This will help you feel positive about yourself, affirmed about your actions, and physically much better all at the same time.
You may also, of course, exercise during that time
And what foods do you eat? Whether you’re coming off of a fast or not, what helps your body and your mind the most?
Eat protein. Protein is a vital part of every cell. Therefore, when we consume protein, a lot of it is going to go directly to cell maintenance and repair, and will not be stored as fat.
Protein, when digested, also comes with a thermal effect, which means, in essence, that it creates some excess energy when absorbed. It’s “harder” to digest than carbohydrates or fat, so our body expends more energy (that heat) when digesting it.
Bottom line: metabolically, you work the hardest to break it down, so if you’re looking for a low-impact, highly satiating food, protein is your star.
Some high protein foods to eat would be eggs, which are high in protein, essential vitamins and minerals, and saturated fat. If you are healthy active and workout a lot, you may need to supplement with protein. In this case, low-carb powders might be the best option. For a healthy low-carb protein powder option or collagen protein powders, read this article on Wellness Wires.
Also: fish, which is high in protein, high in omega 3s, and low in just about every other kind of fat. It is also relatively low in density, and relatively low calorie, if that is a concern of yours.
Also: beef, lamb, or pork.
Ruminants have high-quality protein, vitamins, saturated fat contents, and pretty good omega 3/6 ratios.
Eat a lean portion if you want the high protein content, but fat is excellent for satiation, so go ahead and eat up as much of the fat as you like.
Eat fat. Animal fat. Re: eggs, fish, and meat, as stated above.
Bacon. Fat gets you all kinds of great satiation hormone activity, so eat up! Try eating in small quantities at first.
Since you’re coming right off of a binge, you don’t need all that many calories to maintain your weight and your health.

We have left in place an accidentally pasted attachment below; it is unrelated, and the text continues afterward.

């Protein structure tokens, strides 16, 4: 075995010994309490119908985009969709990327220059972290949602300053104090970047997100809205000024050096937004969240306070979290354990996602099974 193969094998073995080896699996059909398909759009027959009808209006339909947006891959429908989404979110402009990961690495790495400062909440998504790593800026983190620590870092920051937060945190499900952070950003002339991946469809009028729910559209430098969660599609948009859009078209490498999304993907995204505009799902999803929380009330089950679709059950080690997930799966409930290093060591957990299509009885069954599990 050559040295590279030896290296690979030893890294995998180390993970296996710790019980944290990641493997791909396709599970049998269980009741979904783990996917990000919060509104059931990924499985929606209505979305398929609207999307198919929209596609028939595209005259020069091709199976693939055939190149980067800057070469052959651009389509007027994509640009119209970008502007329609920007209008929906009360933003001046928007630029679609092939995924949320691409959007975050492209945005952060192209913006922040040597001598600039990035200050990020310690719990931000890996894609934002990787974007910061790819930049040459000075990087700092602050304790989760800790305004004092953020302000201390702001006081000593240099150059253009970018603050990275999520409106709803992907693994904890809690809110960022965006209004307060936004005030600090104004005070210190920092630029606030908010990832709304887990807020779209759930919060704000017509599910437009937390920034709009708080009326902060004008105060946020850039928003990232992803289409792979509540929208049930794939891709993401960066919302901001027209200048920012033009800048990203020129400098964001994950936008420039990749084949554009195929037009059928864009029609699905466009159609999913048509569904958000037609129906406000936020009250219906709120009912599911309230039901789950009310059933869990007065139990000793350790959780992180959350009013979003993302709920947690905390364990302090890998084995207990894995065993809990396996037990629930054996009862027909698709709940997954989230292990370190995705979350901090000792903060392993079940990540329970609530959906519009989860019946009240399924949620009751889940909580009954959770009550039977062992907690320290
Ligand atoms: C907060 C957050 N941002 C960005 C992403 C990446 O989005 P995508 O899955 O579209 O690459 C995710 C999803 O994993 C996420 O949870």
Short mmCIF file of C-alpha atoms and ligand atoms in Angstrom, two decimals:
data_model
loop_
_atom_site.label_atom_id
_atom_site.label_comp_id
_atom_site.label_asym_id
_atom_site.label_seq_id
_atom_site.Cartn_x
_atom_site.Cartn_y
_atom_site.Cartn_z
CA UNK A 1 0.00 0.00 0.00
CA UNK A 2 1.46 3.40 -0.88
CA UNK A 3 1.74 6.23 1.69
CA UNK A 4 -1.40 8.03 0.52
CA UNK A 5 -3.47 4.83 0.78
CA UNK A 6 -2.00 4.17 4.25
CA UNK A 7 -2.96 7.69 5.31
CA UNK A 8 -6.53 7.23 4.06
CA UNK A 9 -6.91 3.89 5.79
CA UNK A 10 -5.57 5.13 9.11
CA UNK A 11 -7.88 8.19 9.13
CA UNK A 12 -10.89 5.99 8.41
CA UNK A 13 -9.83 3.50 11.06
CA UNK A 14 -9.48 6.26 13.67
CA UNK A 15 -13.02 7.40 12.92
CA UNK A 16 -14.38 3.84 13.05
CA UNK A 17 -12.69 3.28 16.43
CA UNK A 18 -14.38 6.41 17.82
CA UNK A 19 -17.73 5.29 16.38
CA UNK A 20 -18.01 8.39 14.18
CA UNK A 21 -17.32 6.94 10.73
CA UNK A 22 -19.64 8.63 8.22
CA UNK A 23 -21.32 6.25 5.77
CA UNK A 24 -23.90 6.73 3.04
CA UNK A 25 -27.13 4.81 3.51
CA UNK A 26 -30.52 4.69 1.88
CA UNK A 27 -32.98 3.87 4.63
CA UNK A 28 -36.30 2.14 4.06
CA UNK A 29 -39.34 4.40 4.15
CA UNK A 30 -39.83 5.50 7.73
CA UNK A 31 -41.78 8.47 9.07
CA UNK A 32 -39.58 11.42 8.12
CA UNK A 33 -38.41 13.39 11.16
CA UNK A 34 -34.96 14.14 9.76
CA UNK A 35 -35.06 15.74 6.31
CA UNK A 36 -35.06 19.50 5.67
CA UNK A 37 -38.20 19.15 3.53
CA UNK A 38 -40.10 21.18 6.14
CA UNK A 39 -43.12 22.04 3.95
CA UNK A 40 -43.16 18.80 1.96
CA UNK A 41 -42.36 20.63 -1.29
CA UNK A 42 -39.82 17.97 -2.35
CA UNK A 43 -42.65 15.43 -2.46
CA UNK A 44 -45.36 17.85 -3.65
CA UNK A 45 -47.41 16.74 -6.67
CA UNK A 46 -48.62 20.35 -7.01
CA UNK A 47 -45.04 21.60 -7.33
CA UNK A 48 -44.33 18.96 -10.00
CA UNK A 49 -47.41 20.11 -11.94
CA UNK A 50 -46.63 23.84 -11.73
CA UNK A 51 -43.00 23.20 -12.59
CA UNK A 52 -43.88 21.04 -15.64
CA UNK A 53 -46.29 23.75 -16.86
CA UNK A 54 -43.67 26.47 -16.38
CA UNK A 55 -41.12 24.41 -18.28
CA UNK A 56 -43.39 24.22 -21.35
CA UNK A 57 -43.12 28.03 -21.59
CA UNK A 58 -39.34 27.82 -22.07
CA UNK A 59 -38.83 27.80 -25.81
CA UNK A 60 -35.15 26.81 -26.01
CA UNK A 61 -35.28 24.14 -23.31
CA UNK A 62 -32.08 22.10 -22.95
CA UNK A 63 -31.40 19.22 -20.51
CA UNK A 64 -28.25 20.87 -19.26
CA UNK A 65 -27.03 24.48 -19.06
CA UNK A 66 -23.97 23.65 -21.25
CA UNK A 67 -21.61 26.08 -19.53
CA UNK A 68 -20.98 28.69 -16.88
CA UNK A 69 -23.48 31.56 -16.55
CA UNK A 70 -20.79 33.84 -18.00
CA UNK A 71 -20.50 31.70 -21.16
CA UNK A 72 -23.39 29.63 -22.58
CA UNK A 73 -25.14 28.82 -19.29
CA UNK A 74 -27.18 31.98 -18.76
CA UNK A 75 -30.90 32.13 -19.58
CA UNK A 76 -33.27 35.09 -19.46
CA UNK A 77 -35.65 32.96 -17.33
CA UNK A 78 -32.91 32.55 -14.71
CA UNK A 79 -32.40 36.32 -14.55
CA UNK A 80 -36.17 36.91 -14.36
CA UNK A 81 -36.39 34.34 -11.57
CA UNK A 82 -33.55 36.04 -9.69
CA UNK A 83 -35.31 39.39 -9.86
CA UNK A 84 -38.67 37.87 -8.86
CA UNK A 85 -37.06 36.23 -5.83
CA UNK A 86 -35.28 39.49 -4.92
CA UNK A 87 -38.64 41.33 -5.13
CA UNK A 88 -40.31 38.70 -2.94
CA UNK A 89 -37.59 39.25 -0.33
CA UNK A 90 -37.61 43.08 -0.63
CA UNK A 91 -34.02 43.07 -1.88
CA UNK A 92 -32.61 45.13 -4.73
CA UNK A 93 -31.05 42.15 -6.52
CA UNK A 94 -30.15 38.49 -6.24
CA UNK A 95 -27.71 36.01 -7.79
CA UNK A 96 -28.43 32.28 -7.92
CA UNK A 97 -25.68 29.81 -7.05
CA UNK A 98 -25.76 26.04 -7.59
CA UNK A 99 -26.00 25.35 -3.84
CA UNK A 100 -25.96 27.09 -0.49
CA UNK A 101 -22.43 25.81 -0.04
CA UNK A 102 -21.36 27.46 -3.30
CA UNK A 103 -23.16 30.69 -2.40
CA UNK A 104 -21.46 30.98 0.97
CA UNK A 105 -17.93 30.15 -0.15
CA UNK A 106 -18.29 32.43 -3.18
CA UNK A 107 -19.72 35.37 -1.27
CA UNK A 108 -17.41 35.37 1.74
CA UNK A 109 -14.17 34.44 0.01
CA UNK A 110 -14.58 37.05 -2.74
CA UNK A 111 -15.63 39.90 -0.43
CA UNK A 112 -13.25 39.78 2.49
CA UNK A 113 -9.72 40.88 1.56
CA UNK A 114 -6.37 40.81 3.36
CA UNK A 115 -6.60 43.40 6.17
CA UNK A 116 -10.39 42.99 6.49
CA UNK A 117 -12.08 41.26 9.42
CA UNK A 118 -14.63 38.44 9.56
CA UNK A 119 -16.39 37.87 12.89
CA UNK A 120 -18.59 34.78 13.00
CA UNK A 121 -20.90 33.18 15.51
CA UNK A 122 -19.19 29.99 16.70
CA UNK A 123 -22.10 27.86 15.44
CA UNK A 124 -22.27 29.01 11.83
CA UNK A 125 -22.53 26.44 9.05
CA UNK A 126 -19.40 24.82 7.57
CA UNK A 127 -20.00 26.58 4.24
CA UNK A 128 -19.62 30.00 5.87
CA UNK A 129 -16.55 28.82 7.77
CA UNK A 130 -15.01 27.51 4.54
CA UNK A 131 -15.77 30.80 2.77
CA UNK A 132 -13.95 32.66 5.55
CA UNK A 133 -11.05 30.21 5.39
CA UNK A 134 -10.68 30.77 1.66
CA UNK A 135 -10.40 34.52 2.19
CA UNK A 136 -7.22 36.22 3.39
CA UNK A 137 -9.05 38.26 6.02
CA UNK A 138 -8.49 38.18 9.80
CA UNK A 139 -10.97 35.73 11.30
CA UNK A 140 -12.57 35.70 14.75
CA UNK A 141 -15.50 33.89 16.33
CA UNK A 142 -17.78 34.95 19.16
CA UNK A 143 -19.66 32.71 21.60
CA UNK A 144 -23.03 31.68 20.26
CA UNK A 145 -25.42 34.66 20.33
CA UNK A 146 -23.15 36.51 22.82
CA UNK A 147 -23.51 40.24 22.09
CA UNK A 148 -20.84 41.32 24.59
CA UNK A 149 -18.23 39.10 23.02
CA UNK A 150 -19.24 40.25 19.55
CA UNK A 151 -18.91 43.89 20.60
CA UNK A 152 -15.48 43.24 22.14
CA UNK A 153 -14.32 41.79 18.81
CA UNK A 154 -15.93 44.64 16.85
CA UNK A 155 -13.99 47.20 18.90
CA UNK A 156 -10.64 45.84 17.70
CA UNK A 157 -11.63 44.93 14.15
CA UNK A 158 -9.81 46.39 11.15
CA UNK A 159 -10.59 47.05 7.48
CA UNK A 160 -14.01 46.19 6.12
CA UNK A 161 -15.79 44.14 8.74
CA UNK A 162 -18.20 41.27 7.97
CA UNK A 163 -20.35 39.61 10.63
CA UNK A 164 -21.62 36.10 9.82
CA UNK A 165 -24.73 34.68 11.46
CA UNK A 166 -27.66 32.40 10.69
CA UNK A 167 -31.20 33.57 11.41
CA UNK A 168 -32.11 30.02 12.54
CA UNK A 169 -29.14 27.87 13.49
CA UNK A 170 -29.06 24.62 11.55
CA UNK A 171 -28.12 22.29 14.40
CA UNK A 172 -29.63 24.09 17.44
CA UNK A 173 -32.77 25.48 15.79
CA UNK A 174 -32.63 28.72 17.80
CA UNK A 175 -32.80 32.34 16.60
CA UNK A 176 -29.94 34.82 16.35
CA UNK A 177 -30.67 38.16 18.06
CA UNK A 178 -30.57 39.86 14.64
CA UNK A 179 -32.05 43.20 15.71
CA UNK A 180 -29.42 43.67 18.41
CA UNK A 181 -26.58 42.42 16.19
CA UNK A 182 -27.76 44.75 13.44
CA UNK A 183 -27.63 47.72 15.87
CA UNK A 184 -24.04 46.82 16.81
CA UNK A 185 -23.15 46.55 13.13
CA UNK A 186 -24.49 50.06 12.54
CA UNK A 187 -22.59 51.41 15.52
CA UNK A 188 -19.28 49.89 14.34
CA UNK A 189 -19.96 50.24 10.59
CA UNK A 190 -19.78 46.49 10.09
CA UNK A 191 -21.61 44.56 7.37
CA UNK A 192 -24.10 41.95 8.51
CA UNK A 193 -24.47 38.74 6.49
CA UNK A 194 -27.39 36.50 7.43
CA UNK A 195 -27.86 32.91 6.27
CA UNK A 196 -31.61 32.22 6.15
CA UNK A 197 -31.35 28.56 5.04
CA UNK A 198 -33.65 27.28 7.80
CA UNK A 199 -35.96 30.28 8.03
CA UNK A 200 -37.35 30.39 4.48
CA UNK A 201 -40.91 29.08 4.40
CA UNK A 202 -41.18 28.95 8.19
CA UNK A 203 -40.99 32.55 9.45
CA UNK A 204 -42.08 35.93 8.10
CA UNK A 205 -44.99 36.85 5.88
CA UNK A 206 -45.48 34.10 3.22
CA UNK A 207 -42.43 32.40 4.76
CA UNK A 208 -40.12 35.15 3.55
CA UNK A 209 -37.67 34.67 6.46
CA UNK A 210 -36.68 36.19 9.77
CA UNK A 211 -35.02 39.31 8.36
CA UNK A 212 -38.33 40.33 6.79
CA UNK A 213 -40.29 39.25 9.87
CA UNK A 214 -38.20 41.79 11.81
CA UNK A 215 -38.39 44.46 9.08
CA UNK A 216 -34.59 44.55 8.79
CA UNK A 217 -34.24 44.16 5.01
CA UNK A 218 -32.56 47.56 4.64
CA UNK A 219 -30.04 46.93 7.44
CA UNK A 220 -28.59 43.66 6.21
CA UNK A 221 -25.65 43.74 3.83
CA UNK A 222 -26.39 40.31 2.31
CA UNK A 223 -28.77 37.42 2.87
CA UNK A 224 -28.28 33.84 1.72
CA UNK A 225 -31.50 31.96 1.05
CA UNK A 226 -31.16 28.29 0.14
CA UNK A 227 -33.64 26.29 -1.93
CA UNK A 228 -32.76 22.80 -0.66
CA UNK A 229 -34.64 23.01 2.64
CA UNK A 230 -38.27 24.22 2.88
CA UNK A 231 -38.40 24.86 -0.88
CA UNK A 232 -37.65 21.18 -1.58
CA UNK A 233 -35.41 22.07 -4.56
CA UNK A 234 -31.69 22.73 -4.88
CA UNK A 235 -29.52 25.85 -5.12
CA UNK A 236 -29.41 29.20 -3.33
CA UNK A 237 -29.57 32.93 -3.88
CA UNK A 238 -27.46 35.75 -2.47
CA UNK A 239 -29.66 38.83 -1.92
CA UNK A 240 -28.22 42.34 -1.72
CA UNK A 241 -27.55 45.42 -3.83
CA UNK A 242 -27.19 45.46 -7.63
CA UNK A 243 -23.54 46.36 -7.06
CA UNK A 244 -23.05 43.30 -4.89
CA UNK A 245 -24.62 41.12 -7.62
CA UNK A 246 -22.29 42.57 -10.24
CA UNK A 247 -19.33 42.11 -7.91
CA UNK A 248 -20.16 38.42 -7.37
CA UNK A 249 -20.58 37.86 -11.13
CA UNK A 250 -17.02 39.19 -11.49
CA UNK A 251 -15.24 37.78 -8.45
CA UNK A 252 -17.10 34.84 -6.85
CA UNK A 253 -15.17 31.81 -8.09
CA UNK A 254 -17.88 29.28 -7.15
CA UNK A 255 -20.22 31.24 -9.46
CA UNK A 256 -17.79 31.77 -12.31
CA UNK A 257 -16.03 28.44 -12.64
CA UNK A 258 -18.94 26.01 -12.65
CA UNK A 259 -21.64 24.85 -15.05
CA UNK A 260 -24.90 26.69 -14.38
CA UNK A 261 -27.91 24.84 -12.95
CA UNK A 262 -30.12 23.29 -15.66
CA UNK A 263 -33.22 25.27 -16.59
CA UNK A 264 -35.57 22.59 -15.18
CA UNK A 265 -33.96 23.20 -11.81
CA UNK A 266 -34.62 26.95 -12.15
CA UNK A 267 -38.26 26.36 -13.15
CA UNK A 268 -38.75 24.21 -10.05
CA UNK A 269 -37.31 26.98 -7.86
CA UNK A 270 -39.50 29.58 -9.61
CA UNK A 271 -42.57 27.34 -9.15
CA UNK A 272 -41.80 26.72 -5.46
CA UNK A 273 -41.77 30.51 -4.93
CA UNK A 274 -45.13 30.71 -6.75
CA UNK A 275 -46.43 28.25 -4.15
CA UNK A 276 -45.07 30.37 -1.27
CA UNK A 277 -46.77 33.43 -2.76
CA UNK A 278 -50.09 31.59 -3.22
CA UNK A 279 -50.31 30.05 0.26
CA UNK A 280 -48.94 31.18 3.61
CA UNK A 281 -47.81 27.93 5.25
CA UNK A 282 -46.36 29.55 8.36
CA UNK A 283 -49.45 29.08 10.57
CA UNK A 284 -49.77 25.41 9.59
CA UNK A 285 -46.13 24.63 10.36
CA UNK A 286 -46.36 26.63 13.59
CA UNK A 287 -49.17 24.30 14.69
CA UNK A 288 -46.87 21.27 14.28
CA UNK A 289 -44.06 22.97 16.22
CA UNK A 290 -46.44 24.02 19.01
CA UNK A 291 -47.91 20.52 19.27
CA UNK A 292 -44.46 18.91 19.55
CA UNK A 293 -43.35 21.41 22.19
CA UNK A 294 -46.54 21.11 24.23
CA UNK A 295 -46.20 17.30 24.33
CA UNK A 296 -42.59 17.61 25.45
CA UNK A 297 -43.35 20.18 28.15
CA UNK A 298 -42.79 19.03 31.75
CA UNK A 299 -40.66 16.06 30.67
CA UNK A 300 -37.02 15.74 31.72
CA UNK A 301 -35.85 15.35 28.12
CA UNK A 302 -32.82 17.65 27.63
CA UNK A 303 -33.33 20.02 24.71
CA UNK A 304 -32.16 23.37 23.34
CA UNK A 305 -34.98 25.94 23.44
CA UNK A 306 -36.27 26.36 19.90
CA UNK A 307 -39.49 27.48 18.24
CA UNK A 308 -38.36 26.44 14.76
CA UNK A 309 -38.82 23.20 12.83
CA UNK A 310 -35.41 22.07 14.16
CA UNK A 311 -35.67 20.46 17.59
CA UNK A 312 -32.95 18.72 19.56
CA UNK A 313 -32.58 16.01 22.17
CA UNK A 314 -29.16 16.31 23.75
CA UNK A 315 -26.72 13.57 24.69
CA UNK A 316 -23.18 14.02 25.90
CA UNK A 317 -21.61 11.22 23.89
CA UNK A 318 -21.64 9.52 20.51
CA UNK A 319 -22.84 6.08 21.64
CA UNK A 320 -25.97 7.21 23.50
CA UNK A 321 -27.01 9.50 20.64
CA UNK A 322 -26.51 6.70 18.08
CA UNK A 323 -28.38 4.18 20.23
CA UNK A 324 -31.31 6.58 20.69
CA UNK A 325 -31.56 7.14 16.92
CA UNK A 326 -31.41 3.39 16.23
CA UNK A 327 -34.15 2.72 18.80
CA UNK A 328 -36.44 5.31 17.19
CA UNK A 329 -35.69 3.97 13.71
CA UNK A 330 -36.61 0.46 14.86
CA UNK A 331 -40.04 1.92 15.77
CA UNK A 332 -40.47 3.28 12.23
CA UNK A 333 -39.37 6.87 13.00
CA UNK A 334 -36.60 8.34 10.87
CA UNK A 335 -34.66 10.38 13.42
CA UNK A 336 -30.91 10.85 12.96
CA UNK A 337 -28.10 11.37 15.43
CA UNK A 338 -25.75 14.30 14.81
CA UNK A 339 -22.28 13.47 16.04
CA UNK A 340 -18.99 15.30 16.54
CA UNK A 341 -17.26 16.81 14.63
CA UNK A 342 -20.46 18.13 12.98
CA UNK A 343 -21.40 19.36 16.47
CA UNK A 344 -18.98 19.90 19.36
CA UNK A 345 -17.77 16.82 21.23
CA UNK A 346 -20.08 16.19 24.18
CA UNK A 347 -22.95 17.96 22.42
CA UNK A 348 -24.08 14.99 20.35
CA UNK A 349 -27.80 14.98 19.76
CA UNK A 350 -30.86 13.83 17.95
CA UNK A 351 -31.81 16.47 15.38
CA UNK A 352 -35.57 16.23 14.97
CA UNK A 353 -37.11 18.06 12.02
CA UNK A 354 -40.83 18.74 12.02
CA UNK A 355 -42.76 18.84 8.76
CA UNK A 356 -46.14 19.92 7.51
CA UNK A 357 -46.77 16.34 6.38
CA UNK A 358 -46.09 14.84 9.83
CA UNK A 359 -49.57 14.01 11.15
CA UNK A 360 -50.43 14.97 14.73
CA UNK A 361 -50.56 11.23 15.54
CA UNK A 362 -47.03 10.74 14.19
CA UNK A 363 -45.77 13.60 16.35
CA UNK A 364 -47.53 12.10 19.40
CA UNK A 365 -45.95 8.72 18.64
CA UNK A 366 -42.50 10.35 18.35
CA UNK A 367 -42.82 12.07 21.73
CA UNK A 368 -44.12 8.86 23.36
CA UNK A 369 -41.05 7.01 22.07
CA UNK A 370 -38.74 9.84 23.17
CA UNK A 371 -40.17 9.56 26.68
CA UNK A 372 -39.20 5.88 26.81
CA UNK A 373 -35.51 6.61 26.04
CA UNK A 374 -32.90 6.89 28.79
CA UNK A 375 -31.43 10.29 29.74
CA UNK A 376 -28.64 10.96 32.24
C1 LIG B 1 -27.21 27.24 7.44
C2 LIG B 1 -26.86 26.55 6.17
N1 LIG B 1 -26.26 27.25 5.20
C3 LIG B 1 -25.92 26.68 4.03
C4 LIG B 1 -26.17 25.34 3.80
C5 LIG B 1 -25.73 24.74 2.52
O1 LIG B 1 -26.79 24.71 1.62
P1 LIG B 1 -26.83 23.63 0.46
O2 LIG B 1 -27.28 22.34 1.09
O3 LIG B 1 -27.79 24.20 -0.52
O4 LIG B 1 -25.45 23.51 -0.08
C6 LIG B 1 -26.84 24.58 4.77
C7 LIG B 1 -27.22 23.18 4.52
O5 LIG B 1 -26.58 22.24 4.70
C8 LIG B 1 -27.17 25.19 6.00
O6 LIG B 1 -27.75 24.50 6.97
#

What you’re looking for in this meal is a regulator, something to take the place of a meal, and something healthy and filling that can get you back on track. Perhaps have a few eggs fried in butter, one hamburger patty, or one-half filet of salmon.
These foods are hugely nutritious and hugely satisfying, even when we have somewhat messy relationships with feelings of fullness.
If you feel the need to keep eating, however, or perhaps to fill up your stomach with more stuff, supplement your animal foods with some nice, fibrous veggies.
Sometimes when I come off of a period of overeating, I feel the need to ramp down slowly. So I might do a whole head of cabbage for lunch one day, and then have a protein/fat heavy meal for dinner.
The point here is to think about your favorite healthful (PALEO) food, to get as much satiation from it as possible, and to make sure you get as much satisfaction out of this period as possible.
You want to be healthy, and to “stay on track,” but you never want to create feelings of deprivation. One negative eating episode won’t derail you (IT WON’T), so just fast a bit and eat your favorite paleo foods and continue to revel in how awesome you treat yourself and your body.
You also need to think about you.
How do you react to certain foods?
What made you binge in the first place?
Is that trigger removed from your life?
What foods will help you get back on track as soon as possible?
And you need to think about your psychological response. Despair is a big NO. Self-hate is a big NO.
Disordered eating is a monster, and you are terrific for resisting it as often and as well as you do.
The fact that it got you this time is OK, and natural, and, in fact, inevitable. So forgive yourself for bingeing, and consider it a natural part of your healing process.
Use the binge as a learning episode and continue your paleo lifestyles as healthfully and happily as you had been before. If you really, really can’t resist the pull of sugar, phase it out of your life gradually.
The next day, have some sweet potatoes and enjoy them and consider it a wonderful and healthy paleo way to ease back into excellence.
Recall that your body is, in fact, a temple and you are going to continue treating it with as much love as you were previously.
And in the days following your binge, you will eat the best paleo foods for your body and your particular soul, and it will feel good and satiating, and all will settle with time.